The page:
Professor Andrew King from the University of Leicester in the UK explored supermassive black holes at the centre of galaxies, around which are regions of space where gas settles into an orbiting disc.

This gas can lose energy and fall inwards, feeding the black hole. But these discs are known to be unstable and prone to crumbling into stars. King calculated how big a black hole would have to be for its outer edge to keep a disc from forming, coming up with the figure of 50 billion solar masses.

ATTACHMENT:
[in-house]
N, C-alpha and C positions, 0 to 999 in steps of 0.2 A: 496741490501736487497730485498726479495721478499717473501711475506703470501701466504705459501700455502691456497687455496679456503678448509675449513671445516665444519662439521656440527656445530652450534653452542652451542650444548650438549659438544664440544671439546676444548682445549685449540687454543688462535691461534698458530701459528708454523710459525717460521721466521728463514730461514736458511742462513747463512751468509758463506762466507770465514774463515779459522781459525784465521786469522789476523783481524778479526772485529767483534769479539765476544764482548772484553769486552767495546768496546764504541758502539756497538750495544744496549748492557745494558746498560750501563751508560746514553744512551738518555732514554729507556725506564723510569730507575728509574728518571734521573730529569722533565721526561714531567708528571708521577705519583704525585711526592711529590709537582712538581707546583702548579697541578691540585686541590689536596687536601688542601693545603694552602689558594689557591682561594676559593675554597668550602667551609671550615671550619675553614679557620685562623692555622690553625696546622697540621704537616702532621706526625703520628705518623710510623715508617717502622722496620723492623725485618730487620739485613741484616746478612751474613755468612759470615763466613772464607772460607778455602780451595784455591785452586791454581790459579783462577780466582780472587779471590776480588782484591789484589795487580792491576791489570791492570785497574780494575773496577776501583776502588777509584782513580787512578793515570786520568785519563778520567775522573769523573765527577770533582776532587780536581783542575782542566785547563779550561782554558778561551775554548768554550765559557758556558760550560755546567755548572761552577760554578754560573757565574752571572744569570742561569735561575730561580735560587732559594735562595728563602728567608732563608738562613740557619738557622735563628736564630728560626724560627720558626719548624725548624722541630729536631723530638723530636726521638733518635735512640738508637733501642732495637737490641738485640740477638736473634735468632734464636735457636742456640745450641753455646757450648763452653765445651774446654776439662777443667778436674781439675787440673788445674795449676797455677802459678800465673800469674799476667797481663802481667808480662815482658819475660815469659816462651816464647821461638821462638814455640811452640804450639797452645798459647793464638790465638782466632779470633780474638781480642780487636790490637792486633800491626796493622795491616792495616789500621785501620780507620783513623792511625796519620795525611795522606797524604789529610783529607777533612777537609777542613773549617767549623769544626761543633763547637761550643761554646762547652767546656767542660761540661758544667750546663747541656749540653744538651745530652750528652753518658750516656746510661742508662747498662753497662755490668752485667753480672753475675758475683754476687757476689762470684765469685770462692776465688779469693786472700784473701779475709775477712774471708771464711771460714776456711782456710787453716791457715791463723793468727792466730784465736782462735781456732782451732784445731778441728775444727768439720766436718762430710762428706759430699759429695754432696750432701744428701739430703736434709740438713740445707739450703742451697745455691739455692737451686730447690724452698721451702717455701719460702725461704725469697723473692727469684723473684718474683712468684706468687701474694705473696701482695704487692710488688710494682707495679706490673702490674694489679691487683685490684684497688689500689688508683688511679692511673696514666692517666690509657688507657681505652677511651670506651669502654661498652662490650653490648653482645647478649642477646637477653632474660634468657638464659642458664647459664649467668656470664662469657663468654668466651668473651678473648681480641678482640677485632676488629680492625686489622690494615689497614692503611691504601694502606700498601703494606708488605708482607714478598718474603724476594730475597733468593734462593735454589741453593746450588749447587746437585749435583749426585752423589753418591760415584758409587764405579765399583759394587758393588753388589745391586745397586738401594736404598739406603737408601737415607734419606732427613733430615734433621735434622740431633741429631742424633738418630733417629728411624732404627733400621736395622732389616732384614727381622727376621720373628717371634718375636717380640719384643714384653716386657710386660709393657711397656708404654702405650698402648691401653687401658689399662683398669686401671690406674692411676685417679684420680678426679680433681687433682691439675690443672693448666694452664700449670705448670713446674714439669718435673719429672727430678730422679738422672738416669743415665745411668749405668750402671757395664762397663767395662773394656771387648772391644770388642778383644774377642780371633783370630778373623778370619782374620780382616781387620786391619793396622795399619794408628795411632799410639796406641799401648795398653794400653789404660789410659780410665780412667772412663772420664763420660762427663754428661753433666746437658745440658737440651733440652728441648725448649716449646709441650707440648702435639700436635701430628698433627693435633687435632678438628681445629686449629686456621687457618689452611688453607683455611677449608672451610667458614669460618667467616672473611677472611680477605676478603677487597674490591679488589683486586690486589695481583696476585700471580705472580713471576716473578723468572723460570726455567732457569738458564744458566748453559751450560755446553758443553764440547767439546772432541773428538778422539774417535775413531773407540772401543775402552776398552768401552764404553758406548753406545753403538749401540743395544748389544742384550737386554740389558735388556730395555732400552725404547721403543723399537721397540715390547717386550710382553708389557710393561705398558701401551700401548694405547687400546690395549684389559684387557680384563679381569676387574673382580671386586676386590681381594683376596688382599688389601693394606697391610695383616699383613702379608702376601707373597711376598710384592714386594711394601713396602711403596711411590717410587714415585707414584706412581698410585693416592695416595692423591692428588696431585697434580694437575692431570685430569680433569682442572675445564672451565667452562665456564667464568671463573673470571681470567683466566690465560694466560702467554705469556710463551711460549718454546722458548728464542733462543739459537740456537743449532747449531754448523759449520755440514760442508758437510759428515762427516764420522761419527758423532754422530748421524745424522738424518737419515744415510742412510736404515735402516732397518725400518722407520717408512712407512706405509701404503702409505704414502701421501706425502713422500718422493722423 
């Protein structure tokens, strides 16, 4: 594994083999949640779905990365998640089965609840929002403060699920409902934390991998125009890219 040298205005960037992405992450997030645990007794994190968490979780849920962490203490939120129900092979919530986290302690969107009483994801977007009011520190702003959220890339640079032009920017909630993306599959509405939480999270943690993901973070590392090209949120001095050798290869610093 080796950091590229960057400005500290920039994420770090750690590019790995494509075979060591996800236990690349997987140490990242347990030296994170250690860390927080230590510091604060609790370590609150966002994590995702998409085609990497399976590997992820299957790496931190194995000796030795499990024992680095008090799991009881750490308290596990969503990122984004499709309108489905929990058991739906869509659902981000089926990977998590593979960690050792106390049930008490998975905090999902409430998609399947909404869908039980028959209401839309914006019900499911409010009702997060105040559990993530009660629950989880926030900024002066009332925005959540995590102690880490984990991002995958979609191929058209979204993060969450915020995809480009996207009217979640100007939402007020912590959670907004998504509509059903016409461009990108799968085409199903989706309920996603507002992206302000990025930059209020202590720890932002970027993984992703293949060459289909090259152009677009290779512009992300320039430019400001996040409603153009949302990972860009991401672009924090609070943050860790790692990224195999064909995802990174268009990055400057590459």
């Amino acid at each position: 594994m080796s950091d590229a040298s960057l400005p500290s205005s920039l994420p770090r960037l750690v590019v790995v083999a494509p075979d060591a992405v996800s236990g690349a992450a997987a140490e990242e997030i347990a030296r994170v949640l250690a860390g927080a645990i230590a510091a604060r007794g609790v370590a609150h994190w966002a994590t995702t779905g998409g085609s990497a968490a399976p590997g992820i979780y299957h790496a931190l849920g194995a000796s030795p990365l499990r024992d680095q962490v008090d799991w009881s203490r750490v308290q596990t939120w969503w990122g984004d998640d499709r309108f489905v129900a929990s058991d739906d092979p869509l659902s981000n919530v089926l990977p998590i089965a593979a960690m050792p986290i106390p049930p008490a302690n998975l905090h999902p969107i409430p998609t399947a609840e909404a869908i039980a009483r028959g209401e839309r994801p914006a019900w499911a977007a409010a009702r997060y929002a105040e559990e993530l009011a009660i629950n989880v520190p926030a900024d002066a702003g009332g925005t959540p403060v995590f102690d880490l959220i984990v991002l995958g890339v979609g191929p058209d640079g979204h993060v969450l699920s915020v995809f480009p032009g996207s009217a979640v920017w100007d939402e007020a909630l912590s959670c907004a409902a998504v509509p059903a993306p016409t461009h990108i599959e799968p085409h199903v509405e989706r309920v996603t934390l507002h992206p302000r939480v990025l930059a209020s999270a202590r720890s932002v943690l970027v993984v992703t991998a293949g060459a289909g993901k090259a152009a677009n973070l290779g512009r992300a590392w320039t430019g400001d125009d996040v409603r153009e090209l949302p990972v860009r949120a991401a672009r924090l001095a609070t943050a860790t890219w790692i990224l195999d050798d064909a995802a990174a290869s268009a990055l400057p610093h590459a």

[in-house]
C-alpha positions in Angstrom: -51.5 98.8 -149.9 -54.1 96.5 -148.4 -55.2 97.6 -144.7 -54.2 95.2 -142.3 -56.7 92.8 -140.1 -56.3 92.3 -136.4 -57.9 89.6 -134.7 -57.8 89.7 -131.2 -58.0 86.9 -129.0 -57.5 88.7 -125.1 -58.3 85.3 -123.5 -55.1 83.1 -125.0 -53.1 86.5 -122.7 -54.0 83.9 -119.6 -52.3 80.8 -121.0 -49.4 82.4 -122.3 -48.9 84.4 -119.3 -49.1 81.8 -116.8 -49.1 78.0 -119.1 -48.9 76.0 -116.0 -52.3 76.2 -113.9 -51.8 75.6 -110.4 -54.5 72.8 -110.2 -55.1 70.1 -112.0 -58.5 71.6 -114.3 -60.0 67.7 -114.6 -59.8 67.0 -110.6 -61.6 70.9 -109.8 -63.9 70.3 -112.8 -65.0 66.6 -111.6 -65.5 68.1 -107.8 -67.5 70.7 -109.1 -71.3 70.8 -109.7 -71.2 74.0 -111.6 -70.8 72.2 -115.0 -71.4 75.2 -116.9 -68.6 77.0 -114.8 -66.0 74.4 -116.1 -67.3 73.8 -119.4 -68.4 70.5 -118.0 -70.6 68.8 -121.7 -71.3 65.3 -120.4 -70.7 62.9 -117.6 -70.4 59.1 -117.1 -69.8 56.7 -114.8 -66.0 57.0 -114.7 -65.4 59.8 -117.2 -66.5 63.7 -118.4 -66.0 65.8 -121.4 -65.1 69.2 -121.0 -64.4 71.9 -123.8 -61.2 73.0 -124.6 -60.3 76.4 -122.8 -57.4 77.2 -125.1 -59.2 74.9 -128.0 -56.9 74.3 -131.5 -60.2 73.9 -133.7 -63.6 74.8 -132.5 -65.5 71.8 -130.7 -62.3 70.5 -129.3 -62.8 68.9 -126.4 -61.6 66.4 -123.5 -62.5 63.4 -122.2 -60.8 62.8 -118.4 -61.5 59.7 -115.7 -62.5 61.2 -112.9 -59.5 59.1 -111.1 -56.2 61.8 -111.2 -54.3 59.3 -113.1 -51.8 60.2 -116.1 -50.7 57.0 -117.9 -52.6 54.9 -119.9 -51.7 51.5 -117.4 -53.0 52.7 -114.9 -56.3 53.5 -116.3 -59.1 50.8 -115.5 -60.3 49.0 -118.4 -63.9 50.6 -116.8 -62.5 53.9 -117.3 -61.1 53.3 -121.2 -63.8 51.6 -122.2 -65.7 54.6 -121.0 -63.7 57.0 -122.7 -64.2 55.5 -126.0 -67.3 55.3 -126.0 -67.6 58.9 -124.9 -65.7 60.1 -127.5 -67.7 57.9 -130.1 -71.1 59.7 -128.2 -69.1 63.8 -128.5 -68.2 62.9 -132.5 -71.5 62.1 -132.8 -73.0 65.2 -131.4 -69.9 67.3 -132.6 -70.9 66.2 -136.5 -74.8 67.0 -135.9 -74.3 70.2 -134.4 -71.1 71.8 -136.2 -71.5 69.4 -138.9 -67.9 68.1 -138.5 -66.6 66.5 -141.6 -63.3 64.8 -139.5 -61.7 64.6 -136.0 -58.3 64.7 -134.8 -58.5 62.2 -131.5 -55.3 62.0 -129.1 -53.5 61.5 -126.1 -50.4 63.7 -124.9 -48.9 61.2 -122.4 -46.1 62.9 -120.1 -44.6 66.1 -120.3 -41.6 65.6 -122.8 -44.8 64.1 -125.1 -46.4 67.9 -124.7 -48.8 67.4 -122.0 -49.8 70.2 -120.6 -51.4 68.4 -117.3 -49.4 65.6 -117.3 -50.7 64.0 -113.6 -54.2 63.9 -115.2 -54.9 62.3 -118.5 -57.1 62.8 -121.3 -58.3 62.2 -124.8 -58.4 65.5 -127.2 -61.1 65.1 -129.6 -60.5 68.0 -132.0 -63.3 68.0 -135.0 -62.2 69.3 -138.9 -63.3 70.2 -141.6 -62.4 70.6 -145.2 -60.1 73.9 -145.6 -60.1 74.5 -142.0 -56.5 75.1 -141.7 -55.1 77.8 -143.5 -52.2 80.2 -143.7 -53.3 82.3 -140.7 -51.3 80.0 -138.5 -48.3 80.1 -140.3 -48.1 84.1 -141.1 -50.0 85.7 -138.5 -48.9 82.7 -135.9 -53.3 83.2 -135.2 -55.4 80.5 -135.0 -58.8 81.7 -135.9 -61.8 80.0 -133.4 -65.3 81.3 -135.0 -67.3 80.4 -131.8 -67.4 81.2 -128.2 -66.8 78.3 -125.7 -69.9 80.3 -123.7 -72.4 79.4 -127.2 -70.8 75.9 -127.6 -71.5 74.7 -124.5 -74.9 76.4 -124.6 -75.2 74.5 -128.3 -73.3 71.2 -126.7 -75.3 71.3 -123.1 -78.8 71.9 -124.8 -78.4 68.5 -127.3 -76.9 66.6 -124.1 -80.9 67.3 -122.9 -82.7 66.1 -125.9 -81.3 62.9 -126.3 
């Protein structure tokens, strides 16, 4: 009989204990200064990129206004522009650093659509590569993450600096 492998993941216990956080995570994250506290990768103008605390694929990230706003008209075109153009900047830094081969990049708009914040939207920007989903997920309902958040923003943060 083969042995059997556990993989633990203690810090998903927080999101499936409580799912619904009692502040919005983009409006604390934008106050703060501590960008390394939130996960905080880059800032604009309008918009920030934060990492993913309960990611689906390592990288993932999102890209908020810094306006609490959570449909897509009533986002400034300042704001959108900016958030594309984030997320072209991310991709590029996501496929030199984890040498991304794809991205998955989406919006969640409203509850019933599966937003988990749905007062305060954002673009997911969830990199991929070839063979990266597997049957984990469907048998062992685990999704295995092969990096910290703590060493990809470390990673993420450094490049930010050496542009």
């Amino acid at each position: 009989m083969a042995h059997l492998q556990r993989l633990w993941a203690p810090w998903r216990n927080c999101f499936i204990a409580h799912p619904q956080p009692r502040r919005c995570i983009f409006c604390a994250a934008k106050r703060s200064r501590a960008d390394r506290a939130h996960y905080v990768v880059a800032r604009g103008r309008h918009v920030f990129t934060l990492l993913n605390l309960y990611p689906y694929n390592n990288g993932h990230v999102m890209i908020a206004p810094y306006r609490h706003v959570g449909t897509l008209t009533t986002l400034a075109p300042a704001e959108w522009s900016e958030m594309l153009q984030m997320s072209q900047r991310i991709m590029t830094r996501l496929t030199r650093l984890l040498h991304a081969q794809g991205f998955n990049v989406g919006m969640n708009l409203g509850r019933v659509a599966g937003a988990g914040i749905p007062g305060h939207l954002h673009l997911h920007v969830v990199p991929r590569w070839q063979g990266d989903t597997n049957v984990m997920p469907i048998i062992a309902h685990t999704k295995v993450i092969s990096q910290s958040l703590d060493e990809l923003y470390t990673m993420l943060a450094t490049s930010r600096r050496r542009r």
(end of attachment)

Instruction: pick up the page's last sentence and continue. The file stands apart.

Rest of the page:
The study suggests that without a disc, the black hole would stop growing, meaning 50 billion Suns would roughly be the upper limit. The only way it could get larger is if a star happened to fall straight in or another black hole merged with it.

The study was published in the journal Monthly Notices Letters of the Royal Astronomical Society.

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